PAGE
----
Leave campaign drug trial argument stuck in past

by Luke Lythgoe | 01.03.2016

When Brexiteers attack the EU on science, they often cite the Clinical Trials Directive (CTD). This flawed EU law bogged researchers down in red tape. Justice secretary Michael Gove says it “slowed down the creation of new drugs to cure terrible diseases”. Vote Leave lambasts the directive several times on its website.

What Brexit campaigners don’t mention is that the EU has recognised the CTD’s failings and is now replacing it. A new Clinical Trials Regulation (CTR) will come into force as early as this year.

Building a framework for rigorous testing of pharmaceutical products across 28 different countries is a balancing act between keeping delays and costs for researchers to a minimum, while maintaining quality control and transparency to protect patients. The CTD fell short of this.

In a report by the UK Parliament’s science and technology committee, everyone from Cancer Research to the NHS slammed the CTD for burdening researchers with extra costs and “unnecessary administration without clear upsides”, although it did improve safety.

The European Commission also admitted the failings. In a 2012 speech, health and consumer policy commissioner John Dalli spoke of the 15% decline in clinical trials in the EU, the doubling in bureaucracy costs and a 90% increase in delays. Most importantly, he announced a new regulation to replace the old system.

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    The new Clinical Trials Regulation (CTR) cuts the bureaucracy of the old directive. It streamlines the authorisation process for drugs trials, cuts red tape for products that pose minimal risks and simplifies reporting procedures.

    What’s more, the regulation creates an open database. This allows scientists to see the trials carried out by other researchers and so helps them speed up their own inquiries.

    The CTR has been met with praise from the same organisations which criticised the CTD. The NHS recognised the “positive changes”, while Cancer Research said the new regulation will help “beat cancer sooner”.

    The Leave campaign faces an uphill struggle proving the EU is anti-science. In a recent report, 93% of researchers said the EU was beneficial to science.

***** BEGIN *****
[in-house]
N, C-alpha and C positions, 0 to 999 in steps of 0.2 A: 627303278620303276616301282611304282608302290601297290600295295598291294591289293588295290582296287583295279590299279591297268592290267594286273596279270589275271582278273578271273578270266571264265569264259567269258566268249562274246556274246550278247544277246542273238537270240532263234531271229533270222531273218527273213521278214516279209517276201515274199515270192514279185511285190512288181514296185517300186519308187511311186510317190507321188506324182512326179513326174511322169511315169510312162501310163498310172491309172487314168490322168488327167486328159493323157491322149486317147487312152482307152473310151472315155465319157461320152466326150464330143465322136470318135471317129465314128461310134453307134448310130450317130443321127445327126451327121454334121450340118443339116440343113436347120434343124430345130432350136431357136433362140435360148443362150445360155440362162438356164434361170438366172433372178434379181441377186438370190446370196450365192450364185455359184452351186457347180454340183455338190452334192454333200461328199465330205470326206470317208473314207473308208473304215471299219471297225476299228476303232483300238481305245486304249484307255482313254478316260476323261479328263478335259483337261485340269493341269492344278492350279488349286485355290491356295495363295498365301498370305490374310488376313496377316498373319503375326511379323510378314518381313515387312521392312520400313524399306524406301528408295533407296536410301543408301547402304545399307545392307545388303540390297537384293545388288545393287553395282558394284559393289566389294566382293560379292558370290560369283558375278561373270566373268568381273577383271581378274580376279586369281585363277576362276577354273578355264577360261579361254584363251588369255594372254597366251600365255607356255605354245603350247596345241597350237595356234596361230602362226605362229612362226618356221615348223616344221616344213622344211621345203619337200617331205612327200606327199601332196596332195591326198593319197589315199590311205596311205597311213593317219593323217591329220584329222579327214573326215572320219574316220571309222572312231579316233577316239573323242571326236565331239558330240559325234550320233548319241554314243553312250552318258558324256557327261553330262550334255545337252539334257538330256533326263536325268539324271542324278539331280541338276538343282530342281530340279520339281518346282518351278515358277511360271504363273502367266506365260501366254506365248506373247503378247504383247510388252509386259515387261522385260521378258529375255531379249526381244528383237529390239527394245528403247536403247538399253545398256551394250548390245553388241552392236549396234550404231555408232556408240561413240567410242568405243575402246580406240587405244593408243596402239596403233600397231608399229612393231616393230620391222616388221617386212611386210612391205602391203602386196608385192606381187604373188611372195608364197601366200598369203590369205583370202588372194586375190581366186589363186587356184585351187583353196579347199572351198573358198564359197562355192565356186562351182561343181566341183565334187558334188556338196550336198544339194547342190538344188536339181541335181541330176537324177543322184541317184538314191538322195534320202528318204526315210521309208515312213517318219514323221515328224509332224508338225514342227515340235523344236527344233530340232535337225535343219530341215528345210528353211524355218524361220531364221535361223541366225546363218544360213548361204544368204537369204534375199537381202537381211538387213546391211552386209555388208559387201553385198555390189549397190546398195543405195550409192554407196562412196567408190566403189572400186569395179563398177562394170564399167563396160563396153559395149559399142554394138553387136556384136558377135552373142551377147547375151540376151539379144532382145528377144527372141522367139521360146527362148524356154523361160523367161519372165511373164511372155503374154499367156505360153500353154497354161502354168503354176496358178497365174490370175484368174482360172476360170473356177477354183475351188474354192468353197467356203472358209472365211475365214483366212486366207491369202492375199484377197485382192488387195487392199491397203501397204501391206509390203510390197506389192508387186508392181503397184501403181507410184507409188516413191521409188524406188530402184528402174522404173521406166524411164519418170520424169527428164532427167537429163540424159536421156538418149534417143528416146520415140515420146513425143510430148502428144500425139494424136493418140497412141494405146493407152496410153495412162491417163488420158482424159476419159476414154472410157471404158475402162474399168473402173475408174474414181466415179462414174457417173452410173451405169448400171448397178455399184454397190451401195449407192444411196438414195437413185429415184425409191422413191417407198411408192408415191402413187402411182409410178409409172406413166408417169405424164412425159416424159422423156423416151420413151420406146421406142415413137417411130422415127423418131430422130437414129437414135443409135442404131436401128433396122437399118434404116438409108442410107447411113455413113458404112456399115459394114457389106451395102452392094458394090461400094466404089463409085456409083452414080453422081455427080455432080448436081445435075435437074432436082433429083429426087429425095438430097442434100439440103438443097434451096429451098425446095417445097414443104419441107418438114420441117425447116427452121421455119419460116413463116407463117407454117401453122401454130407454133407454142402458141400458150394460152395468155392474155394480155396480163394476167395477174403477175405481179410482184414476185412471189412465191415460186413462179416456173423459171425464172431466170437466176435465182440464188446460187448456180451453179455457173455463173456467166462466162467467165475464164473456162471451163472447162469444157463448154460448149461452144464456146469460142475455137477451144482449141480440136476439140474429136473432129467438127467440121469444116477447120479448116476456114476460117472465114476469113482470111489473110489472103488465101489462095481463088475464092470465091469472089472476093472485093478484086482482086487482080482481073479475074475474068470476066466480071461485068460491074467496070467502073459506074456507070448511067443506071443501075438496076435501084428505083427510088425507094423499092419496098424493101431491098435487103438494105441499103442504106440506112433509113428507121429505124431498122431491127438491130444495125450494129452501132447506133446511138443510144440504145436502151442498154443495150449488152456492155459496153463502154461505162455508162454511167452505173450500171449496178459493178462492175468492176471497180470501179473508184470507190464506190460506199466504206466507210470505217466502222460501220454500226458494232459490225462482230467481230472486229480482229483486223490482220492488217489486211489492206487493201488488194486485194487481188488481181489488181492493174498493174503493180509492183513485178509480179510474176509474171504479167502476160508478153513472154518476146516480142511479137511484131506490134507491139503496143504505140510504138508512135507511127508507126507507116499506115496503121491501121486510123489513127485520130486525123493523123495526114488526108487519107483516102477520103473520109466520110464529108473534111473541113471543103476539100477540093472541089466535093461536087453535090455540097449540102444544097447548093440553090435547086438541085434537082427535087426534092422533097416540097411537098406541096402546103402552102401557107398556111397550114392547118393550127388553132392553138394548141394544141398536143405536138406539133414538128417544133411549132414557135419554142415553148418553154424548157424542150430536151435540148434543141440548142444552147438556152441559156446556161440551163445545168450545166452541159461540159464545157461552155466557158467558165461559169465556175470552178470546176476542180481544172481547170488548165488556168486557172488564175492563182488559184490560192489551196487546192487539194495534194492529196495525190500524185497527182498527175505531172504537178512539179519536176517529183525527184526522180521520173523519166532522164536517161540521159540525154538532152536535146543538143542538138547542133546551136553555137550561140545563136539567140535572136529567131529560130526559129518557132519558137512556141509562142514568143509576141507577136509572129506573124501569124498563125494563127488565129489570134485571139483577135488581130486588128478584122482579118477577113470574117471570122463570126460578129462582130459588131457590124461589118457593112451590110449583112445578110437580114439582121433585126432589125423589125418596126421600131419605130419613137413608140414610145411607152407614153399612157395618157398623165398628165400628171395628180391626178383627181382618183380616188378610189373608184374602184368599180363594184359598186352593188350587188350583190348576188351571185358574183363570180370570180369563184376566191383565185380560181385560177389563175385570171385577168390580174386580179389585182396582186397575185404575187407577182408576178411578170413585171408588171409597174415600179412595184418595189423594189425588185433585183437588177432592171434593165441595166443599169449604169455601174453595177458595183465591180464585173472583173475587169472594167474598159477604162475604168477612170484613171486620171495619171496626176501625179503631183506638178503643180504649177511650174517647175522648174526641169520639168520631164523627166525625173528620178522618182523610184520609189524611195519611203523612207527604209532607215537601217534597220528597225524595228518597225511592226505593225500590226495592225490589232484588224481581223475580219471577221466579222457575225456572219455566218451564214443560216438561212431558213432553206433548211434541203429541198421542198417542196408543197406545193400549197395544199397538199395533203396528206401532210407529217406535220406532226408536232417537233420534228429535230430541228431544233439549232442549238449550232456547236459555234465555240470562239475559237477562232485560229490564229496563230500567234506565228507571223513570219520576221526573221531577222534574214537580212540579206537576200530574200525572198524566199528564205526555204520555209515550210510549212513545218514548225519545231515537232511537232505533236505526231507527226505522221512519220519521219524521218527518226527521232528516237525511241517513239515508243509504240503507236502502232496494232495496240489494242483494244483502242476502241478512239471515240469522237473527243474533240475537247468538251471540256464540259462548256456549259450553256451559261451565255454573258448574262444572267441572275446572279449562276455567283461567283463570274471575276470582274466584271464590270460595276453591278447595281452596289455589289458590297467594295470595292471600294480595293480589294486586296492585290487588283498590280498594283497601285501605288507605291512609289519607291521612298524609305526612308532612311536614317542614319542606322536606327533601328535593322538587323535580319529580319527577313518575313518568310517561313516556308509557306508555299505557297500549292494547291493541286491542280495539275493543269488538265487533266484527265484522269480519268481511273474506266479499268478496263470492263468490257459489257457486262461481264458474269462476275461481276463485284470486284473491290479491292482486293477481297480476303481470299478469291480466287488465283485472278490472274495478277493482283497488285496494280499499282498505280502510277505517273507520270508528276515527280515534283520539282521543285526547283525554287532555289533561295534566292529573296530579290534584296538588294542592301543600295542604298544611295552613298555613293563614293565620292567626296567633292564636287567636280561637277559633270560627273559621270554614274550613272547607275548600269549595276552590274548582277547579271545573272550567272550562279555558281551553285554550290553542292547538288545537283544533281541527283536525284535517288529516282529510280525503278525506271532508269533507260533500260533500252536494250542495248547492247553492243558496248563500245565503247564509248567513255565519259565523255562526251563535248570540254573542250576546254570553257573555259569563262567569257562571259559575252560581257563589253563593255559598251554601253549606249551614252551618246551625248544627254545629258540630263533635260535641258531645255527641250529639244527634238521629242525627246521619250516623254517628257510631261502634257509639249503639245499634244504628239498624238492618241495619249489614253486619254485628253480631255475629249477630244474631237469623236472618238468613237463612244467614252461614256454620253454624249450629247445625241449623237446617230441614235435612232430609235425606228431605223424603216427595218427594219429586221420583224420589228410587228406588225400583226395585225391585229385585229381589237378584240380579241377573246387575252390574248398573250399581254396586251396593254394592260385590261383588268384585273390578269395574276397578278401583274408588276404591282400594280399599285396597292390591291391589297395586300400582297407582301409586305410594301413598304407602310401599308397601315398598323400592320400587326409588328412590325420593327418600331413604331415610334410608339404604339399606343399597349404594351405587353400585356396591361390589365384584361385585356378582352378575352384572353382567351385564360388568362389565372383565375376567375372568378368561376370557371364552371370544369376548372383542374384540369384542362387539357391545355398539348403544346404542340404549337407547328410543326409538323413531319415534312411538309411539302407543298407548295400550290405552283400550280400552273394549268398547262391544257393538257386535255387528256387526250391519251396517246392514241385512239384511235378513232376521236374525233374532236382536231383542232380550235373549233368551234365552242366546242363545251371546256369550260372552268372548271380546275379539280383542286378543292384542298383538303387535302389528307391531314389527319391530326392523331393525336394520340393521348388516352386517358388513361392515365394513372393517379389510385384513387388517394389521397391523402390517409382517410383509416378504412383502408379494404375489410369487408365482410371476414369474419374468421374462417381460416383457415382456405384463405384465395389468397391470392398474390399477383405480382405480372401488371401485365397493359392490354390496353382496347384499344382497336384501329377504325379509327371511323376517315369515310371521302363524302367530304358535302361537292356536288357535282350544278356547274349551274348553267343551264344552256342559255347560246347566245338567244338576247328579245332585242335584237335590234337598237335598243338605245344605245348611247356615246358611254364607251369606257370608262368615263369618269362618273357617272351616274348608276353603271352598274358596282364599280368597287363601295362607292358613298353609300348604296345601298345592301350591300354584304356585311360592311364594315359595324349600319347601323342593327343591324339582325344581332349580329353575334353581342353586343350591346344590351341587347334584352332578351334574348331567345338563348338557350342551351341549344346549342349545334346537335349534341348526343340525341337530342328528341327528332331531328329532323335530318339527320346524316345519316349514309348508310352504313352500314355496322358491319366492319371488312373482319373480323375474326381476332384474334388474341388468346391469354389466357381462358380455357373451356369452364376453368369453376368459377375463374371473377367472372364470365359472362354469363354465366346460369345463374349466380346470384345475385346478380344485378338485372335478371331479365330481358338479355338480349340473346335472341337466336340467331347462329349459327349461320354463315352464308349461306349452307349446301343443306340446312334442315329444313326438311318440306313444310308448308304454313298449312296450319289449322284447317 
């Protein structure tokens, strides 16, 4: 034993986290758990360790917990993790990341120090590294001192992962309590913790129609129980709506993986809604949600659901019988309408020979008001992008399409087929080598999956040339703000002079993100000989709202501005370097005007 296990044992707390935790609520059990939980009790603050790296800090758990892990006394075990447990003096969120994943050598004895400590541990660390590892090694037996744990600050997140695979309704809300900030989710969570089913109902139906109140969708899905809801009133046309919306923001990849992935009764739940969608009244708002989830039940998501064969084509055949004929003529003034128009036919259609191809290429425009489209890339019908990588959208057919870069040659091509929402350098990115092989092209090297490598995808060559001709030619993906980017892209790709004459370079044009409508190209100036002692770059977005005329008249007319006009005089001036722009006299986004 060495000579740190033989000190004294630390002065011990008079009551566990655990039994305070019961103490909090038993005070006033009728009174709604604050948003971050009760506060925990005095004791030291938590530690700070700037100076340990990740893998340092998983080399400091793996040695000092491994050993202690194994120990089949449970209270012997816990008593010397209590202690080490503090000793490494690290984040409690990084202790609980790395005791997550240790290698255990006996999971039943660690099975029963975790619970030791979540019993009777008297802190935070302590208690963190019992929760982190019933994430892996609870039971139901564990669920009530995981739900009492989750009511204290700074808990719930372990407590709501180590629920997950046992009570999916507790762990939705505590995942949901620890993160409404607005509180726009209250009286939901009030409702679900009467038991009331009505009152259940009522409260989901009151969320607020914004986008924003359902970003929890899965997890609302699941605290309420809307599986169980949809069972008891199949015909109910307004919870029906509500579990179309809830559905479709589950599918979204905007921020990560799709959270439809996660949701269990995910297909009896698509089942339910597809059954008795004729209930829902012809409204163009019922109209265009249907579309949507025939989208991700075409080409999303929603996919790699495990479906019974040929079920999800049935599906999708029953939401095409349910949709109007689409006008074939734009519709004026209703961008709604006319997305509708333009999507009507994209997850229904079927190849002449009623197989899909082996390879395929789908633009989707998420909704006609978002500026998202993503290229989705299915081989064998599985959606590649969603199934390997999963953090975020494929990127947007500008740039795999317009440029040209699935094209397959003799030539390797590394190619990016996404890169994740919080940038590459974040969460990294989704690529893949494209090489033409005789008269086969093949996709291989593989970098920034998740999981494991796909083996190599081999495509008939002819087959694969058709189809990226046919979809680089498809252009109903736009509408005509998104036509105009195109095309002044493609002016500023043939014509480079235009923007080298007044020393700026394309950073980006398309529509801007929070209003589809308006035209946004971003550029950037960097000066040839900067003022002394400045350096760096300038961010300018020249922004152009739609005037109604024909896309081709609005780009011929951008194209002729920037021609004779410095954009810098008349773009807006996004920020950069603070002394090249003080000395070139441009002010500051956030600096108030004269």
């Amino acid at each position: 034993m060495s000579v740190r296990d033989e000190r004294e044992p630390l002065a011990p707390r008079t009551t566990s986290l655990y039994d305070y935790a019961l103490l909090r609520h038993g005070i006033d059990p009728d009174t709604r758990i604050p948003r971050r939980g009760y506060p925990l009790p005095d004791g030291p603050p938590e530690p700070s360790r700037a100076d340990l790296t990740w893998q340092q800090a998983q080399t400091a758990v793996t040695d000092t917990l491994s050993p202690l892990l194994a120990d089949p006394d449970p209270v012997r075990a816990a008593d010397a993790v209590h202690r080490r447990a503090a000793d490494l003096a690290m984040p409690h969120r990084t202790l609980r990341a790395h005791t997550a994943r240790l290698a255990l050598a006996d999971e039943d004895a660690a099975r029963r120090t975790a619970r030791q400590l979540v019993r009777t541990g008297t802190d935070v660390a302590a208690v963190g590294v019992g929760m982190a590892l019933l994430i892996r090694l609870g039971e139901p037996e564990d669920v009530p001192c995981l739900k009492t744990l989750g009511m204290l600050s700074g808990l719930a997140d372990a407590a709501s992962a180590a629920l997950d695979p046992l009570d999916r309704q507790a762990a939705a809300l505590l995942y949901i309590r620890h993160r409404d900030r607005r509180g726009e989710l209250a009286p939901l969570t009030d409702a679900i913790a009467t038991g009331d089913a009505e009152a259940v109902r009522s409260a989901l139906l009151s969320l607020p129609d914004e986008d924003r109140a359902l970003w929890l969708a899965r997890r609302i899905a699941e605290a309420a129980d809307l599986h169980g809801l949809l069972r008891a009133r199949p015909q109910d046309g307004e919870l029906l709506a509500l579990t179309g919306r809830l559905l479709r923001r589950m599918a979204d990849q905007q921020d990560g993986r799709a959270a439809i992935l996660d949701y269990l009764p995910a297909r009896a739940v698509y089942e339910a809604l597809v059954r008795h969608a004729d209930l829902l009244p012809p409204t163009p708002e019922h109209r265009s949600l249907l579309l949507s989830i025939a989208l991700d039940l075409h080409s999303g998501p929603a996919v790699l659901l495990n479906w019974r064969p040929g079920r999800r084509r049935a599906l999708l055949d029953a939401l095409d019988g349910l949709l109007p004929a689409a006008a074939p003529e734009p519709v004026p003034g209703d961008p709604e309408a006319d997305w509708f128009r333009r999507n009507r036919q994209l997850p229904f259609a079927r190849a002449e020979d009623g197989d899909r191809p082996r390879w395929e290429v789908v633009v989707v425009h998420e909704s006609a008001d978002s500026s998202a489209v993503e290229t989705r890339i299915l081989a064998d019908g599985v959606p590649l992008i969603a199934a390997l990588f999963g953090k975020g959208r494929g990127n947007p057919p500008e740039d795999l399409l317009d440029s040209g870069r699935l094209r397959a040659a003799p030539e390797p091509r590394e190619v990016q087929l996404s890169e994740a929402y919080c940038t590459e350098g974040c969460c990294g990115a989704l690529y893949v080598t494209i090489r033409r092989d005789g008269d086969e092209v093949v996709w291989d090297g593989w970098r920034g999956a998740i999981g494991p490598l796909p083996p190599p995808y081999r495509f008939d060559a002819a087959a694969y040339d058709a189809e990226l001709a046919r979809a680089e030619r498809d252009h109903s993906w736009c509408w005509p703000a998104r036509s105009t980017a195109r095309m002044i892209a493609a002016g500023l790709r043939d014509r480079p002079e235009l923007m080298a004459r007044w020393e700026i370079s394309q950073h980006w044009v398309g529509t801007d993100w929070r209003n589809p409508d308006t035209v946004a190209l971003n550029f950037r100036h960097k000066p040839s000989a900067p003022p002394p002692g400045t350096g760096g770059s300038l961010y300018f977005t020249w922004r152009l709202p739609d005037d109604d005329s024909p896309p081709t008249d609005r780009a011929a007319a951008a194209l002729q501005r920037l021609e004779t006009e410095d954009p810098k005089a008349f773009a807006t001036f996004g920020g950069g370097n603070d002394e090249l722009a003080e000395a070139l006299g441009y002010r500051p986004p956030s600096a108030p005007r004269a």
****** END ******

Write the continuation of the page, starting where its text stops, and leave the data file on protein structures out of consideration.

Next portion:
Vote Leave’s other main line of attack has been to criticise the EU for abolishing the post of chief scientist. But it failed to mention that it had been replaced by a body of seven scientists – a move welcomed by experts including the Royal Society.

    If the best the Leave camp can do is point to errors of the past that have already been remedied, it is clutching at straws.

    Edited by Hugo Dixon

    One Response to “Leave campaign drug trial argument stuck in past”

    • The Leave campaign isn’t clutching at straws – there is nothing wrong with pointing out how terrible the EU Clinical Trials Directive (CTD) 2001/20/EU was for UK medical research. In 2004, Britain was one of the best places in the world to do clinical trials – we were conducting 12% of them worldwide. Cutting edge. But the EU’s disastrous directive cut it to 1%! And according to the EU’s own figures, the average delay for launching a clinical trial increased by 90% to 152 days after the introduction of the CTD.
      The new EU Clinical Trials Regulation (CTR) 534/2014 is scheduled to come into force in 2020 in a major step forward in UK medical research – with red tape cut, the shackles are off clinical innovation. And what Remainers fail to discuss with regards to the new regulation is that it happened because of pressure from the UK over a number of years to get the EU to reform it – and we also led the negotiations on its replacement, which has been widely welcomed by Europe’s research sector, including academia, medical research charities, and industry – although it doesn’t take effect until after we leave the EU, and so it won’t be covered by the Repeal Bill, meaning that our future alignment with the new EU Clinical Trials Regulation (CTR) will be subject to negotiations.
      Government issued guidance on medicine, medical devices, and clinical trials regulation in a ‘no-deal’ Brexit reveals for clinical trials, 2004 regulations will remain in force and will be adapted using powers under EU (Withdrawal) Act.